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Encyclopedia > Apposition

Apposition is a A figure of speech, sometimes termed a rhetorical figure or device, or elocution, is a word or phrase that departs from straightforward, literal language. Figures of speech are often used and crafted for emphasis, freshness of expression, or clarity. However, clarity may also suffer from their use. Note that not... figure of speech, in which two elements are placed side by side, with the second element serving to define or modify the first (ex: "My wife, a nurse by training.."). It is a type of A hyperbaton is a deliberate and dramatic departure from standard syntax (word order) for poetic effect. Categories: Stub ... hyperbaton, or a figure of disorder, in that it disturbs the flow of the sentence.


While this device is quite common in modern prose, it has been pointed out (Corbett), that it is rarely used in impromptu speech, which tends to make greater use of In rhetoric, a parenthesis (plural: Examples Consider this sentence: The phrase The phrase Punctuation By extension, the word parentheses, seldom used in the singular, has come to refer to the round brackets in which a parenthesis is often enclosed in writing. See bracket for an account of these punctuation marks... parenthesis. In ordinary speech, the preceding example would more likely be stated as "My wife, who is a nurse by training,..." As this shows, apposition often results when the verbs in supporting clauses are eliminated to produce shorter descriptive phrases.


More traditionally, the Latin was the language originally spoken in the region around Rome called Latium. It gained great importance as the formal language of the Roman Empire. All Romance languages are descended from Latin, and many words based on Latin are found in other modern languages such as English. It is said... Latin term appositio was used, but the English form is now more commonly used. It is derived from Latin: ad (“near”) and positio (“placement”)

Contents

Examples

  • My friend John
  • John, my best friend in high school...
  • John and Bob, both friends of mine...
  • Your excuse, that your dog ate your homework, is pretty unbelievable...
  • His life, despite all its poverty of material possession, was rich in spirit...
  • You naughty boy, you.

References

Corbett, Edward P.J. Classical Rhetoric for the Modern Student. Oxford University Press, New York, 1971.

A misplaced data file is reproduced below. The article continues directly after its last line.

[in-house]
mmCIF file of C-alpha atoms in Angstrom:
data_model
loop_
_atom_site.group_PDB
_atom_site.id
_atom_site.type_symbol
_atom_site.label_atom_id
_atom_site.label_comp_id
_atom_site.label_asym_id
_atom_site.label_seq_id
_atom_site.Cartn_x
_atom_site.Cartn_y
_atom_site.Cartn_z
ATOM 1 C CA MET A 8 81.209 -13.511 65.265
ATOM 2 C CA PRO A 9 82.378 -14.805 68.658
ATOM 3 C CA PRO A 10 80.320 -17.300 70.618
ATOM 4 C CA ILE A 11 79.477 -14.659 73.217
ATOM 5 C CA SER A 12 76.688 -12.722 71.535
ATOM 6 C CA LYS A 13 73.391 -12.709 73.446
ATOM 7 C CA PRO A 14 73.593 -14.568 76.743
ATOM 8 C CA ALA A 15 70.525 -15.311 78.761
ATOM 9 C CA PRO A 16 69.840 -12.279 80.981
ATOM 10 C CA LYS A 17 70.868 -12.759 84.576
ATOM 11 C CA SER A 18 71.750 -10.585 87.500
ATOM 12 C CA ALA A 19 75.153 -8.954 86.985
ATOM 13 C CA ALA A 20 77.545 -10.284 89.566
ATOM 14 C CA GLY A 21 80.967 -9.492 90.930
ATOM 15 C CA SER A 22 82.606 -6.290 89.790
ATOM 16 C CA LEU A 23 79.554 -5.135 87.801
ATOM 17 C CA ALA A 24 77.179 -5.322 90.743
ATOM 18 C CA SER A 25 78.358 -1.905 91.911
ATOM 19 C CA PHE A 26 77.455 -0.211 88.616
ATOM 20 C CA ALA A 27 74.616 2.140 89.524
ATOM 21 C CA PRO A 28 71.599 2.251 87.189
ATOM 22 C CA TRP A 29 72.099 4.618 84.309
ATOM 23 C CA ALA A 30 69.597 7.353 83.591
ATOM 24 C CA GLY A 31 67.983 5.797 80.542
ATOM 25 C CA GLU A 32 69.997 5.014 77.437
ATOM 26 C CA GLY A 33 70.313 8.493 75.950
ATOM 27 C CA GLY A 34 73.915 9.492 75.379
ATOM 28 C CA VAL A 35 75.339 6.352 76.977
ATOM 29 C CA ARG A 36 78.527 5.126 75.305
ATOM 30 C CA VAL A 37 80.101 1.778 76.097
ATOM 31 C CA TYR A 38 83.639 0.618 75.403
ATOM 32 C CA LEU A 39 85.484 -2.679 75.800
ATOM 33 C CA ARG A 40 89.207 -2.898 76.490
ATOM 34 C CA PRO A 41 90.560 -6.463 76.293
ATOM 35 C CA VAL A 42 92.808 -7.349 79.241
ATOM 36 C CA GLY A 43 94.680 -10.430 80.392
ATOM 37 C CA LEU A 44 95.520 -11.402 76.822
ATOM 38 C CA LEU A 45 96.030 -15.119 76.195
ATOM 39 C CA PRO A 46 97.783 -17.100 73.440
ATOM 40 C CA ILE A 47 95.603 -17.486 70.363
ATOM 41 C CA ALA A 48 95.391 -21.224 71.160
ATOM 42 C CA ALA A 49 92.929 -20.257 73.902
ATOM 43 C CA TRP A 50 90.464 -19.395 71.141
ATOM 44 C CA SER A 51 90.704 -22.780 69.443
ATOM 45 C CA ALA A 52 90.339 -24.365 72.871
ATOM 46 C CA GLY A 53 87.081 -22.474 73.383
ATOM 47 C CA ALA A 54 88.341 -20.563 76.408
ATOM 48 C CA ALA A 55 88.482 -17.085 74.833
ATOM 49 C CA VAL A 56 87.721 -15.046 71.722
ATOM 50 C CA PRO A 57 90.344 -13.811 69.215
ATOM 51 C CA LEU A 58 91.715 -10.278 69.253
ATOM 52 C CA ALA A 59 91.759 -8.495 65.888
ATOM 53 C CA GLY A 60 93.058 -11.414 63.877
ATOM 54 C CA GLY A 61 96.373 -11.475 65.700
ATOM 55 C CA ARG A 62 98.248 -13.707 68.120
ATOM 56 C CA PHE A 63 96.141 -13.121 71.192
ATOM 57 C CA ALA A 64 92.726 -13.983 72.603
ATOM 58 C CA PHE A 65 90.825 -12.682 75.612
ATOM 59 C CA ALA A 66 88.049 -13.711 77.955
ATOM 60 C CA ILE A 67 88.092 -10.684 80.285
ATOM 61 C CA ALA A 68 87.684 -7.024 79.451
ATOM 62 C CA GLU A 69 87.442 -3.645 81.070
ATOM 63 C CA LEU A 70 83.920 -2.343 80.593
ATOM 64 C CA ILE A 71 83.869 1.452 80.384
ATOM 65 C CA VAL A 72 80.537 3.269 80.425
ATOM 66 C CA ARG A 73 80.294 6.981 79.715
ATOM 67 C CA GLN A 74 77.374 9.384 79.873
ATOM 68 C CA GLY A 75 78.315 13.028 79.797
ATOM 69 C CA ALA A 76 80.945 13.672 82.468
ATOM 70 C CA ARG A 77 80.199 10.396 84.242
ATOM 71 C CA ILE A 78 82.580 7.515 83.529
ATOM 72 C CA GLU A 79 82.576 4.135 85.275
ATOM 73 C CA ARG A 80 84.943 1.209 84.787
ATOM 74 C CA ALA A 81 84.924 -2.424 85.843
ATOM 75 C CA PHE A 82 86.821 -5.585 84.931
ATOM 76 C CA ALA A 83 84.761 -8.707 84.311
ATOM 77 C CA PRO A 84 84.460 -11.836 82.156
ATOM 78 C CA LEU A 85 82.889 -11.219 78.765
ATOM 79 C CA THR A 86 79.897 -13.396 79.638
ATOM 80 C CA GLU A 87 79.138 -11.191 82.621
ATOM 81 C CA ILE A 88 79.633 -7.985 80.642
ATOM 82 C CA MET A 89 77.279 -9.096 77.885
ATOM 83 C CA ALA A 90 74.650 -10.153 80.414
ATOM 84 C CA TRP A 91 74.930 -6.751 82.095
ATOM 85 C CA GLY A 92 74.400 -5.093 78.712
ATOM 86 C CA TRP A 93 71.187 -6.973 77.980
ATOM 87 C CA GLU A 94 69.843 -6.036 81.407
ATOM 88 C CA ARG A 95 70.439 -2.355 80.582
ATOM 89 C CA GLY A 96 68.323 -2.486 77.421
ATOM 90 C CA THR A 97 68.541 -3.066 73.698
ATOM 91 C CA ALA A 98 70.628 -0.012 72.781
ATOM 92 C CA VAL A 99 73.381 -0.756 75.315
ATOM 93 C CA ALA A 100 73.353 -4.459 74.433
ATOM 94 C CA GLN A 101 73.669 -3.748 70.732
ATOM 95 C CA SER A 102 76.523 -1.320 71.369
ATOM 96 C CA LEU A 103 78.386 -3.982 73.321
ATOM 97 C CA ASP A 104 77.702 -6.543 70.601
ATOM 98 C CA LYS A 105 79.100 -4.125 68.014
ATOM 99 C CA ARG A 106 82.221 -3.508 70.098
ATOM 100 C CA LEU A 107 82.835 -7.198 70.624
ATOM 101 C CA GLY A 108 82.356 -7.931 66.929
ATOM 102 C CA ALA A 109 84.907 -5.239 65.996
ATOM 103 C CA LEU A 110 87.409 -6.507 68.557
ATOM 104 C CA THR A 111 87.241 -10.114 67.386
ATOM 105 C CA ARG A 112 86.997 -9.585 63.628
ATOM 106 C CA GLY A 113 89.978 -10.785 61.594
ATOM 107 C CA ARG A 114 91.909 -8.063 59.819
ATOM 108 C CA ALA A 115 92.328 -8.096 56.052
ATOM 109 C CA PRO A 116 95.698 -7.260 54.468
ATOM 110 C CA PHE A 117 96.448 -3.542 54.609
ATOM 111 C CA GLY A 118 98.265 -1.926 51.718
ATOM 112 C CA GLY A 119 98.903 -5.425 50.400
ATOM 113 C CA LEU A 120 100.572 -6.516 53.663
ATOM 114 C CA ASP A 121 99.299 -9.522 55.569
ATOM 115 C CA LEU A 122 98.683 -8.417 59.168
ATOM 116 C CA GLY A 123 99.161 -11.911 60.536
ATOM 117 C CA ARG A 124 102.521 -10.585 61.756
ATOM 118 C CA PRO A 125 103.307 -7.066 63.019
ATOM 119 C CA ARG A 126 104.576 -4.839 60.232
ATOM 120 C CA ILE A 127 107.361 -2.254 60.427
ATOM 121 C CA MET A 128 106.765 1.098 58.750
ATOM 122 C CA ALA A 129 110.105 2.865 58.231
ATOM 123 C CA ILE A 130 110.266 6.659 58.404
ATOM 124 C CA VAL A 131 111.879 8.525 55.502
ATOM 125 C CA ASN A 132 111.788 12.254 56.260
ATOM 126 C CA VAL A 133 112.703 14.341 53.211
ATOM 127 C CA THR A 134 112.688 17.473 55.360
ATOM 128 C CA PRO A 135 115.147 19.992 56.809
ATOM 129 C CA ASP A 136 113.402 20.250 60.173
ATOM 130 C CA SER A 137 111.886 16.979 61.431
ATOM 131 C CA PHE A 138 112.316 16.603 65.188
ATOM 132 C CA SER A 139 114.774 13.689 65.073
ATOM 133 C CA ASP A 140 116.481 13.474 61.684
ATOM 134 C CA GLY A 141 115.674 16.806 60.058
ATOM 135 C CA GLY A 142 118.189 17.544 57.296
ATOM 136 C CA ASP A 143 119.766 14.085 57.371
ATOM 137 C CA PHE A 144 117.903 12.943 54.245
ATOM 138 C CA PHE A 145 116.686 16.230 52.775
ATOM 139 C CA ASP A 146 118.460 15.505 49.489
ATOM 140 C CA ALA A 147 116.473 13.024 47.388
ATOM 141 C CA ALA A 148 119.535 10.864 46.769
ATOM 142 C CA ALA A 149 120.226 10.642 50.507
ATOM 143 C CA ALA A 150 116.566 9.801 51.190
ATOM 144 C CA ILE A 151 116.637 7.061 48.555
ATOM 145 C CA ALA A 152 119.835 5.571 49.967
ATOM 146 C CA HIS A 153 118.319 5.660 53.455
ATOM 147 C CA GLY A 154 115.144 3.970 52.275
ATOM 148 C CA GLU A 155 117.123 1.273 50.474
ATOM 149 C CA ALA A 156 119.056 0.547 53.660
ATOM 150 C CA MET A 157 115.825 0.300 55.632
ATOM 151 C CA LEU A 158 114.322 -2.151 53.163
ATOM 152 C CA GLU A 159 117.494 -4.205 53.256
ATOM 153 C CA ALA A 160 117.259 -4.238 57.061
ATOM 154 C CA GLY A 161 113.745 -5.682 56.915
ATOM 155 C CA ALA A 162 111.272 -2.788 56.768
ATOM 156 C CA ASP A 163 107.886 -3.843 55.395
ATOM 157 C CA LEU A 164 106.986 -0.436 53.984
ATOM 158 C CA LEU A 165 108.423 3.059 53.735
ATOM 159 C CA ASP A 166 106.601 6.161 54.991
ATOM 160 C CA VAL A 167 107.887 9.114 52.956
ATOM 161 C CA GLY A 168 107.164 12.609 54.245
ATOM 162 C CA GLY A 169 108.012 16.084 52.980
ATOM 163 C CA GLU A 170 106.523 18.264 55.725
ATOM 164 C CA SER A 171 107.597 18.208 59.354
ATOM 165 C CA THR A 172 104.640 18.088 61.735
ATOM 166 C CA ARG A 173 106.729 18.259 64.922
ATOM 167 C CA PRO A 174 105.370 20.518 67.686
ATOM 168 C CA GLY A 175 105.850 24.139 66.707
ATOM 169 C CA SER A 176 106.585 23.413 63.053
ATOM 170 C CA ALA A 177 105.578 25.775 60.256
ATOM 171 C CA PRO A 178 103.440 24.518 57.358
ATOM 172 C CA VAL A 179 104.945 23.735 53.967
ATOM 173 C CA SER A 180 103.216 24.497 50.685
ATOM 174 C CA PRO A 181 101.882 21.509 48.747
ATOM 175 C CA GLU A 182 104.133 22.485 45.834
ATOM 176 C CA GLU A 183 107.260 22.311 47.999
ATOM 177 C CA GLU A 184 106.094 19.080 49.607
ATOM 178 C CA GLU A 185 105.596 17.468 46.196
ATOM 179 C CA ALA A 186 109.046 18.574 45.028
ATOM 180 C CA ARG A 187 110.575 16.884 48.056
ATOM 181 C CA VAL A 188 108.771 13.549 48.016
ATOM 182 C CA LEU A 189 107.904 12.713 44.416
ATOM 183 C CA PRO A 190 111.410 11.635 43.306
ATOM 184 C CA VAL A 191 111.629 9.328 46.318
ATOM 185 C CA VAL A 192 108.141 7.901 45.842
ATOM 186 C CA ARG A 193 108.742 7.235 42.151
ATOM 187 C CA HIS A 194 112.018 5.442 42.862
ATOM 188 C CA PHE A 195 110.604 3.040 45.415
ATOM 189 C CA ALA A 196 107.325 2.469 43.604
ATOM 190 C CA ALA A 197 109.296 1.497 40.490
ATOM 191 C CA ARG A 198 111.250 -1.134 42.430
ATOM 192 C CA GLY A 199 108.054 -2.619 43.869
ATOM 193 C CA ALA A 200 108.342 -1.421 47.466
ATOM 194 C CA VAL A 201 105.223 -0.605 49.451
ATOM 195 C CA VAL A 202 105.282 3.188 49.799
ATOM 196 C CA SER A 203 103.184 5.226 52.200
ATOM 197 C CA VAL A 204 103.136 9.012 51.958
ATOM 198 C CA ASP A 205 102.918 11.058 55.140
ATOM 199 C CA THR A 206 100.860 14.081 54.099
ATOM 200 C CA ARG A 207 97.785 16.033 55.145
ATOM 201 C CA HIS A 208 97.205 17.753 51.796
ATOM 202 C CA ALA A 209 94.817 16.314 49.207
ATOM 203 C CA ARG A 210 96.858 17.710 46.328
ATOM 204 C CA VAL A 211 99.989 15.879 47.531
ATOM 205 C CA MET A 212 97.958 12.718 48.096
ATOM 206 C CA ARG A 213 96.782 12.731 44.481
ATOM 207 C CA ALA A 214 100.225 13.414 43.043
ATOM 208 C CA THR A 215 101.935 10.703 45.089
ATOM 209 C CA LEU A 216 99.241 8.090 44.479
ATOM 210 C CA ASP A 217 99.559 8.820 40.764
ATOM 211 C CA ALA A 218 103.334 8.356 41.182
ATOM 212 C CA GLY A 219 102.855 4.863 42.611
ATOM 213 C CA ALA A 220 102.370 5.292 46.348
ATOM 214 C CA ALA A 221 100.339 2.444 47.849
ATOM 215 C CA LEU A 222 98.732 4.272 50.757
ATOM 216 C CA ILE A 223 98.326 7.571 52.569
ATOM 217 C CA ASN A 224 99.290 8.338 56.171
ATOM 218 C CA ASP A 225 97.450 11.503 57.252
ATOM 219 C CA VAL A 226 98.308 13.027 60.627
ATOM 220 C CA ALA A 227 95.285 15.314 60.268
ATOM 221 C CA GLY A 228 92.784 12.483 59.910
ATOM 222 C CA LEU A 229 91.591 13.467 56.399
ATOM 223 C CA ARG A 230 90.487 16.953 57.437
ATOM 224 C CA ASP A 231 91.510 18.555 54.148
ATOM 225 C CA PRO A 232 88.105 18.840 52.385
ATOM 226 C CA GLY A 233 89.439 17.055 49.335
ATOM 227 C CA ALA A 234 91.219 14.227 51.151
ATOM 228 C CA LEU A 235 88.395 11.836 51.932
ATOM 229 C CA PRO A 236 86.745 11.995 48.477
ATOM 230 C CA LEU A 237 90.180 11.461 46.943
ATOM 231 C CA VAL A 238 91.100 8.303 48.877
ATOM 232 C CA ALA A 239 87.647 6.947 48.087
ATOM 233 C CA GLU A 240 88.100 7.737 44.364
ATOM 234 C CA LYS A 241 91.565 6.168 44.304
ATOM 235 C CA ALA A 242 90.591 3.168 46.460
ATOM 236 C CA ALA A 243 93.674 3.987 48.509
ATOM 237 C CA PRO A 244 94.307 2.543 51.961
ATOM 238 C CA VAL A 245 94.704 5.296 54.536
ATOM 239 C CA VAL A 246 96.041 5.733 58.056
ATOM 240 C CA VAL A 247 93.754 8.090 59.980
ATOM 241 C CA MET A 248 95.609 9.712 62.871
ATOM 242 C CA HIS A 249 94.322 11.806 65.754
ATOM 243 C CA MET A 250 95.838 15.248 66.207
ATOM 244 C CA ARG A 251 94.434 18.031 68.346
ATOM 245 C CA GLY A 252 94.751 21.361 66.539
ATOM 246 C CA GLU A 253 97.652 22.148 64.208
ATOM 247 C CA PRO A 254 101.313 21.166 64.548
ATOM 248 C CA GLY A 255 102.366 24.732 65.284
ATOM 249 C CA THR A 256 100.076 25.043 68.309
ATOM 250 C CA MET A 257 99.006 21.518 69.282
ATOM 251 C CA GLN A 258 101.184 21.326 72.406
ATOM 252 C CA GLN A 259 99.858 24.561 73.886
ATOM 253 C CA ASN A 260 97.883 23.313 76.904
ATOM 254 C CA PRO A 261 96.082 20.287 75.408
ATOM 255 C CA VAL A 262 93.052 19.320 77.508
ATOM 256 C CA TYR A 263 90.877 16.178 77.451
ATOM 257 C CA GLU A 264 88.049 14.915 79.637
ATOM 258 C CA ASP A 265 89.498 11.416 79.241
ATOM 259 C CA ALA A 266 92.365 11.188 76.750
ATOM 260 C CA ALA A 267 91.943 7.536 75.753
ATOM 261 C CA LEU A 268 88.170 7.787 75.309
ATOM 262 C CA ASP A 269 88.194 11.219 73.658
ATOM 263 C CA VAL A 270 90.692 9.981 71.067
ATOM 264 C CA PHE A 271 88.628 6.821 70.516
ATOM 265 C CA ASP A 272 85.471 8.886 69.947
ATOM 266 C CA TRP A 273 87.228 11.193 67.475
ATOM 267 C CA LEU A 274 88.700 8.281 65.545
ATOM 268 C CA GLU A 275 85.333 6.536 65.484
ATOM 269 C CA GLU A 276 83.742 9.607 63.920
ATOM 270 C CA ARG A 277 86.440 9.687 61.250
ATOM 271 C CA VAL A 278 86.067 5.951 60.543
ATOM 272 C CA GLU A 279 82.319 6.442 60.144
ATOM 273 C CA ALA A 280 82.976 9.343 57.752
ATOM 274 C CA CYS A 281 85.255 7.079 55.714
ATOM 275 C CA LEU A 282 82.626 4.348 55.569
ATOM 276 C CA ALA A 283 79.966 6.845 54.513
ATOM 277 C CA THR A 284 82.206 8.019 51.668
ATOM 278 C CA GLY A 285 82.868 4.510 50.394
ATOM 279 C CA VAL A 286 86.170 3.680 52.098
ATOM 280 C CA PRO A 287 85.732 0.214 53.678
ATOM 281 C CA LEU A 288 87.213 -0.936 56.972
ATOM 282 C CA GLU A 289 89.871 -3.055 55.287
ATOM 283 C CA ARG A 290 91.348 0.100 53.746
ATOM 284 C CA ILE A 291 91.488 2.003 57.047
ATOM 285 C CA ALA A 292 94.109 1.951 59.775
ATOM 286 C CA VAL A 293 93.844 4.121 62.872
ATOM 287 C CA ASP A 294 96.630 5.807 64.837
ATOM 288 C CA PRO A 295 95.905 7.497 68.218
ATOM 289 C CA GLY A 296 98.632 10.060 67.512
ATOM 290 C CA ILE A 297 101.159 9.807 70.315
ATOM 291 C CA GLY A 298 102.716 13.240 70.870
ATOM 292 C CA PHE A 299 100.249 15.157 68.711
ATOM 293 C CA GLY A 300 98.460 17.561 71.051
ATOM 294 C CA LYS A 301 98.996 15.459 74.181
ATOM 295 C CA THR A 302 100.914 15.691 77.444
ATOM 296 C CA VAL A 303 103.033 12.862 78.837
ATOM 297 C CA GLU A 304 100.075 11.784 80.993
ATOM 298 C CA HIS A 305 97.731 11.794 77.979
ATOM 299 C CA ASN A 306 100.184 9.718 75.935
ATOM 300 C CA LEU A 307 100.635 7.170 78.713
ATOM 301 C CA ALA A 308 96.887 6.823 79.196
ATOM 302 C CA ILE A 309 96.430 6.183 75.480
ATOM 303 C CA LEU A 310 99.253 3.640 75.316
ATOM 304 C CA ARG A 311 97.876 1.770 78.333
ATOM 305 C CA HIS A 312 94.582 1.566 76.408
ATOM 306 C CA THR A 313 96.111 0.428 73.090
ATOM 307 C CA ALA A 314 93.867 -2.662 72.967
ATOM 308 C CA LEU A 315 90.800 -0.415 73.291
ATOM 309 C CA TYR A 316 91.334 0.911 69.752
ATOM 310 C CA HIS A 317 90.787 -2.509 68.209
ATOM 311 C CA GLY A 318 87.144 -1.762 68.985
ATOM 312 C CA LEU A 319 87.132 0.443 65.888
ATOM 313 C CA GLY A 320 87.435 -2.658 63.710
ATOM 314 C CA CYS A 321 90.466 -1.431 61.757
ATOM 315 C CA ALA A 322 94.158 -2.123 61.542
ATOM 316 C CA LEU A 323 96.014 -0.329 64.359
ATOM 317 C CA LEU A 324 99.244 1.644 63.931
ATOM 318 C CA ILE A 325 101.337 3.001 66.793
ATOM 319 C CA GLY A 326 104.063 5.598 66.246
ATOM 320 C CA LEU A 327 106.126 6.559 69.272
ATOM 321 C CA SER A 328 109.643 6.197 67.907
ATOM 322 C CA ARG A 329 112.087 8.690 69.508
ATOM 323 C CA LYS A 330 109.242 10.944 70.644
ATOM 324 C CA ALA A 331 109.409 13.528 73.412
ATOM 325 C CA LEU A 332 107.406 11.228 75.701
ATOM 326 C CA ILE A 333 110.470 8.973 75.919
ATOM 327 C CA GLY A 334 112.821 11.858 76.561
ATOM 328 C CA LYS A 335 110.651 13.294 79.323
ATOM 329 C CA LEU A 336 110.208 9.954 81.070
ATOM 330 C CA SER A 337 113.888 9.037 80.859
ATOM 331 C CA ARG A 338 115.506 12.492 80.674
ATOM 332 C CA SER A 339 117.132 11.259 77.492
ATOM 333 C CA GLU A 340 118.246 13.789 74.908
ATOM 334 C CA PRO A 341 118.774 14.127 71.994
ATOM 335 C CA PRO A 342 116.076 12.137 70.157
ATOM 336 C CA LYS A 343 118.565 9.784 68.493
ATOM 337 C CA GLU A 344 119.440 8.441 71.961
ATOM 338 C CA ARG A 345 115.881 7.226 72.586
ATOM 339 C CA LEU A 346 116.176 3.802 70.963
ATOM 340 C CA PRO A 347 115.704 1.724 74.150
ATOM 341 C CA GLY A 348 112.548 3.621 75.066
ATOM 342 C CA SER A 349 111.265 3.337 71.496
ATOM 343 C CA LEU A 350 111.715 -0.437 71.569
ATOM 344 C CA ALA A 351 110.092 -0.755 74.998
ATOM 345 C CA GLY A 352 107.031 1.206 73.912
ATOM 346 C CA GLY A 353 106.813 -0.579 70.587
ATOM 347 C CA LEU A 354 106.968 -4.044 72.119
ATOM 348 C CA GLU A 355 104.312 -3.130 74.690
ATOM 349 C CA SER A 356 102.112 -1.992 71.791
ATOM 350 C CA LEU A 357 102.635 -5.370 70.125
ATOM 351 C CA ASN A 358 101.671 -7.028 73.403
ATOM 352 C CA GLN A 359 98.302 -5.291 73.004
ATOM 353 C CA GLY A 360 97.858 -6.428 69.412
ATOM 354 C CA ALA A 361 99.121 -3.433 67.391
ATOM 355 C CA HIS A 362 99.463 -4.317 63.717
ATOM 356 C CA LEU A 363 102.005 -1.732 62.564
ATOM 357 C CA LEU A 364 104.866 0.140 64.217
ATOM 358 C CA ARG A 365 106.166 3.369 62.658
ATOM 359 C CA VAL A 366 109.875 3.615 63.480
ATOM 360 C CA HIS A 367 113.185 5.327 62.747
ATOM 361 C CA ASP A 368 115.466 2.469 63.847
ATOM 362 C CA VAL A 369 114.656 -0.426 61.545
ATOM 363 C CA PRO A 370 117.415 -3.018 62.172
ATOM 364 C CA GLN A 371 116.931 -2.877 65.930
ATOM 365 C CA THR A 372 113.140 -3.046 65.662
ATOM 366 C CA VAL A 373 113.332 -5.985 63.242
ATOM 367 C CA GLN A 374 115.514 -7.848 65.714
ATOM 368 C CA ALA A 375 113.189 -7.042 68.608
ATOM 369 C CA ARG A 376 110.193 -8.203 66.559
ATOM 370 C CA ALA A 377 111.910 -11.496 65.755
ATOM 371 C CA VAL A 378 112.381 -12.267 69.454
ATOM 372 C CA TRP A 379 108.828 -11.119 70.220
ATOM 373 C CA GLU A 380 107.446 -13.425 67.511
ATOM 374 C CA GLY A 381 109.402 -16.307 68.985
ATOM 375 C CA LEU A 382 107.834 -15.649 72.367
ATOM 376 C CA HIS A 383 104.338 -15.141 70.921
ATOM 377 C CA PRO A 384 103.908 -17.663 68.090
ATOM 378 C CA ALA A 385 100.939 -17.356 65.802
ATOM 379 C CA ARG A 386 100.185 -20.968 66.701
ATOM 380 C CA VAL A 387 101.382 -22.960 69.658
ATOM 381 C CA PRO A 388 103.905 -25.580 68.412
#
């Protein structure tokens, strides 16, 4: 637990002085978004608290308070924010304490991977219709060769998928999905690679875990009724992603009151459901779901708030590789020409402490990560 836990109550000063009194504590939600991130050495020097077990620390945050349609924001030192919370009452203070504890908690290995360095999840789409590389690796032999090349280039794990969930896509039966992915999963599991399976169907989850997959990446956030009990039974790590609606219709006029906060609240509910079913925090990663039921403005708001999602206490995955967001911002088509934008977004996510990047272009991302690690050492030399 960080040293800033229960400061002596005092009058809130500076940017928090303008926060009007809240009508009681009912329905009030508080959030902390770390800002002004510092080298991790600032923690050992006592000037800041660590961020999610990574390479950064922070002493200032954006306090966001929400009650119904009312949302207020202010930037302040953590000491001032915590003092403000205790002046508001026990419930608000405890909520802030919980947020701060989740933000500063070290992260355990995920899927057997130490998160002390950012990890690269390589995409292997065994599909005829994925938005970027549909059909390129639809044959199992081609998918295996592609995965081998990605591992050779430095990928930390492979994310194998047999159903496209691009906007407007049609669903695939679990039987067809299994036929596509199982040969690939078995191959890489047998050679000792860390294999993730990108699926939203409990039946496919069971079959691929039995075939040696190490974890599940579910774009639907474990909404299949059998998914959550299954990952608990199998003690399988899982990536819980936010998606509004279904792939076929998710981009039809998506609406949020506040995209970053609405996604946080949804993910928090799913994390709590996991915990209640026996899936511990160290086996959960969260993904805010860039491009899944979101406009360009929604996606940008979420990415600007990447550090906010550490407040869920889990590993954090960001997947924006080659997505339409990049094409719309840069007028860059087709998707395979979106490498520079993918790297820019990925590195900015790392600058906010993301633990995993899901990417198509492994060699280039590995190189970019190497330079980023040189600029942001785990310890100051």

External Links

Allen and Greenough's New Latin Grammar, section 282 (http://ccat.sas.upenn.edu/jod/AG/allgre.282.html)


See Also

  • A figure of speech, sometimes termed a rhetorical figure or device, or elocution, is a word or phrase that departs from straightforward, literal language. Figures of speech are often used and crafted for emphasis, freshness of expression, or clarity. However, clarity may also suffer from their use. Note that not... Figure of Speech
  • A hyperbaton is a deliberate and dramatic departure from standard syntax (word order) for poetic effect. Categories: Stub ... Hyperbaton

  Results from FactBites:
 
Appositive - Wikipedia, the free encyclopedia (258 words)
Min Woo Lee was here In grammar, an appositive is defined as a noun phrase that generally follows, but occasionally precedes, another noun phrase and renames or describes it.
Appositives are either restrictive, in which case they are essential to the meaning of the sentence, or non-restrictive, in which case they are not.
The appositives in the third example above are restrictive, as it is assumed that Bill has more than one friend, and there is more than one famous singer (compare restrictive clause).
GrammarGuide (1062 words)
The appositive is a central component as a modifer of nouns.
The appositive, a structure that is a noun or noun phrase which renames another structure, is identified as either nonrestrictive or restrictive.
Therestrictive appositive is a modifier in the noun phrase whose function is to restrict the meaning of the noun.
  More results at FactBites »

 
 

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